The best color was around Winchendon, Massachusetts, just south of the New Hampshire border, but we didn't know that at the time and so took no photos. But we have high hopes for tomorrow, as colors were developing as we drove... blazing sunshine.
My preview shows these as too big to see, complete with sliders. Apologies for that, if the final view is the same. I'll make them smaller and re-load them, if that's the case.
Exiting Smugglers Notch: South Rd. - glorious tree: Panorama from the Trapp Family Lodge, Stowe: Dave
If it sounds too good to be true, its probably . . . .
Hmm - I'm uploading from my computer and don't seem to have any option for which kind of upload (e.g., 'medium').mmvt wrote:I upload mine from Smugmug- choosing "medium" embeddable links has worked well!
I'll try sending them to my Flckr account and using another method of putting them on this board.
Meanwhile, we left yesterday in heavy high fog (and, later, between Montpelier and White River Jct on I-89, a few real clouds), but increasingly glorious color. I'm guessing this weekend (barring any rain) will be the best show.
At the end of this post, a re-try with the photos. [a bit later: preview shows broken links... If these don't show, they are in my Flicker Photostream, http://www.flickr.com/photos/[email protected]/10068423666/
All in all, this was one of our best mini-vacations. The weather was perfect, assuming you liked the morning mist on the final day (we did). Color was bursting wherever we went. Our vist all took place in about a 30 mile radius of Cambridge: Jeffersonville, Waterville, Jericho, Fletcher, Pleasant Valley, Underhill.
We do have to go back. First, despite having a modicum of experience traveling, we did around 1/10th of what we planned. Second, the percentage of good photos is very low, even for us.
But here are some, anyway, hopefully in usable size:
Trapp Family Lodge, panorama:
South Road, Fairfax, setting sun:
Outside the B&B, rising sun
Same view, 10 o'clock sun:
Mist rising - dead-end road off Pleasant Valley Rd
Mist in the hills, Lower Pleasant Valley Rd
Very early sun, backlit, at the B&B
driving the Kanc and pulling over when the trees are colorful along the sides of the road, walks to Sabbaday Falls and the Rangers' Station (nearby entrance when driving in from Lincoln, NH or is at the end of the Kanc if coming from Conway) where people may park, walk up to the highway's bridge for an awesome view and photography of the wooden bridge over the stream with beautiful foliage on the banks. People may walk down to and over the wooden bridge.
The Scenes of Vermont Fall Foliage Forum is an asset for planning when and where to find outstanding foliage on the Kanc. Unless one is a local or is close by to this beautiful drive, timing/planning to get there at the right time for its bursting colors is so critical.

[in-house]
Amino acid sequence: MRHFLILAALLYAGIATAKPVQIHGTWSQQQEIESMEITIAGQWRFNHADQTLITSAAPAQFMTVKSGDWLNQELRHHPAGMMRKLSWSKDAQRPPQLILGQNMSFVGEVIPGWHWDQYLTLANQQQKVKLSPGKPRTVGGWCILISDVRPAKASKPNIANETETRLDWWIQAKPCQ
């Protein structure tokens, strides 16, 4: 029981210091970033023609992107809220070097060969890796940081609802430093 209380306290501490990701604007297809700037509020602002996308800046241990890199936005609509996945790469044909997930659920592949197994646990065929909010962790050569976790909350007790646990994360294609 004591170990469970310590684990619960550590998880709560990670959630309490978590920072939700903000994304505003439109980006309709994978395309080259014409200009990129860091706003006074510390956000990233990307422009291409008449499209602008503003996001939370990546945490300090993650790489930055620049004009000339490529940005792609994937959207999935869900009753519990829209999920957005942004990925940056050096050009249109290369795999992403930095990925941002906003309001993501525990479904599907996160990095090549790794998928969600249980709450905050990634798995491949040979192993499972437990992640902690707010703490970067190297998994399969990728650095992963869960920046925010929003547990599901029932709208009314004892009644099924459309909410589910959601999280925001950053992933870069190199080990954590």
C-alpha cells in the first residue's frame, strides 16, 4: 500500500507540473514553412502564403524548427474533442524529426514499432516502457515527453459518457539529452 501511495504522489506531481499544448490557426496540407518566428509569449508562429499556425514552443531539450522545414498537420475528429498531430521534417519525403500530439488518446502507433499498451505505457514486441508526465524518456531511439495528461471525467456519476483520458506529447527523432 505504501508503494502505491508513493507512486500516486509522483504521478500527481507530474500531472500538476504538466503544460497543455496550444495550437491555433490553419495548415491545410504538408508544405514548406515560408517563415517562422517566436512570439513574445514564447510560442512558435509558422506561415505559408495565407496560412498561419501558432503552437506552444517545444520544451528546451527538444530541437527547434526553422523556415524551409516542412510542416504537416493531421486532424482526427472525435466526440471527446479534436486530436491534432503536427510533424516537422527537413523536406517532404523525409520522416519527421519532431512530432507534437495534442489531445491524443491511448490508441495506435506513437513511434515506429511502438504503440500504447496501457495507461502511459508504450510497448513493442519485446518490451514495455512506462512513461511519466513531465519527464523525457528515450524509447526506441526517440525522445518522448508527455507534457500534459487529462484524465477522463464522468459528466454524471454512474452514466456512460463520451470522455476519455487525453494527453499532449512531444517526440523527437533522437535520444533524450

One last note about your flickr slideshow, love your trifold painting of that scene in Ohio. Unique way to paint and display a panorama scene.
Vermont is one of many special states that contributes towards America the Beautiful. This outstanding Forum brings out the beauty and goodwill in so many wonderful people. God Bless America!
The triptych was one of my most interesting commissions, a large dining room wall to cover (the paintings are designed to hang about a foot apart). It's US 23 in southern Ohio, maybe 20-30 miles from my wife's hometown, set in the 1930s-40s. I worked from aerial photos online plus historical USGS topographical maps, the latter to see placement of farms (some now gone) plus the historical roadbed of 23 (two-lane then, 4-lane and slightly rerouted now.)
We did the Kankamagus only once. My wife saw the foliage; I saw only the tail end of the car ahead of us -- total stop-and-go traffic, from start to finish, plus 20-30 minutes to get moving from NH 16 actually onto the Highway. And it was a year with the dullest color we've ever seen. My painting was based on Creative Commons source material available on the 'Net,taken in a much better year.
I've added a foliage route to the Great Vermont Driving Routes thread in this forum -- Bryce Road between the two Pleasant Valley roads.
Spent several hours reading about the Old Red Mill and discovered some very interesting information. There is a nice walking path along the Browns River at the Old Mill Park behind Old Red Mill. Also, many of us were taught that "no two snowflakes are alike" and probably took that for granted. Actually, one of Vermont's native sons, Wilson "Snowflake" Bentley made that discovery by photographing thousands upon thousands of snowflakes which amusingly he also called snow beauties.
A couple websites to surf for a wealth of information on the Old Red Mill and Snowflake Bentley are: